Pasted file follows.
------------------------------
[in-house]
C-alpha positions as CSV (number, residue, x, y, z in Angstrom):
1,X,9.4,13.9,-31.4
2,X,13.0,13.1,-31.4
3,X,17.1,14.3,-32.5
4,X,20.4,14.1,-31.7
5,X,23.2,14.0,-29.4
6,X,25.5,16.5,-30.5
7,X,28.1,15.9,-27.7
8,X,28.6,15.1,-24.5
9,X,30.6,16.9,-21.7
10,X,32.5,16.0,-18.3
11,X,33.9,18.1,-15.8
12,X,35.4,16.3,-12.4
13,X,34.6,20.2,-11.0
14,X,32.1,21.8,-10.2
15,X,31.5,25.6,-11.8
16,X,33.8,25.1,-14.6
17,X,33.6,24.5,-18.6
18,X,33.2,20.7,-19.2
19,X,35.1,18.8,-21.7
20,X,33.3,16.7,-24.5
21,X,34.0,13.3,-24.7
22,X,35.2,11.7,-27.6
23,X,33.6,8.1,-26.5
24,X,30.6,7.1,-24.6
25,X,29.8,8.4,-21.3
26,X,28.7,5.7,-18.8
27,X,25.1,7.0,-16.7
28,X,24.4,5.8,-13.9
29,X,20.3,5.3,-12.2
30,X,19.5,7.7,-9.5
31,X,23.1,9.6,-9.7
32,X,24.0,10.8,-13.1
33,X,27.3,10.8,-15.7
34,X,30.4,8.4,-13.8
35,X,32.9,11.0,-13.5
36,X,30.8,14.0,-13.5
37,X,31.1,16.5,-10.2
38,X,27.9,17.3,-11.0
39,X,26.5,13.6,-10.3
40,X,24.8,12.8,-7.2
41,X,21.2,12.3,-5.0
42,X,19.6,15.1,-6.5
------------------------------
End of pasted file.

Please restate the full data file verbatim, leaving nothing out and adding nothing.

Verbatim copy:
[in-house]
C-alpha positions as CSV (number, residue, x, y, z in Angstrom):
1,X,9.4,13.9,-31.4
2,X,13.0,13.1,-31.4
3,X,17.1,14.3,-32.5
4,X,20.4,14.1,-31.7
5,X,23.2,14.0,-29.4
6,X,25.5,16.5,-30.5
7,X,28.1,15.9,-27.7
8,X,28.6,15.1,-24.5
9,X,30.6,16.9,-21.7
10,X,32.5,16.0,-18.3
11,X,33.9,18.1,-15.8
12,X,35.4,16.3,-12.4
13,X,34.6,20.2,-11.0
14,X,32.1,21.8,-10.2
15,X,31.5,25.6,-11.8
16,X,33.8,25.1,-14.6
17,X,33.6,24.5,-18.6
18,X,33.2,20.7,-19.2
19,X,35.1,18.8,-21.7
20,X,33.3,16.7,-24.5
21,X,34.0,13.3,-24.7
22,X,35.2,11.7,-27.6
23,X,33.6,8.1,-26.5
24,X,30.6,7.1,-24.6
25,X,29.8,8.4,-21.3
26,X,28.7,5.7,-18.8
27,X,25.1,7.0,-16.7
28,X,24.4,5.8,-13.9
29,X,20.3,5.3,-12.2
30,X,19.5,7.7,-9.5
31,X,23.1,9.6,-9.7
32,X,24.0,10.8,-13.1
33,X,27.3,10.8,-15.7
34,X,30.4,8.4,-13.8
35,X,32.9,11.0,-13.5
36,X,30.8,14.0,-13.5
37,X,31.1,16.5,-10.2
38,X,27.9,17.3,-11.0
39,X,26.5,13.6,-10.3
40,X,24.8,12.8,-7.2
41,X,21.2,12.3,-5.0
42,X,19.6,15.1,-6.5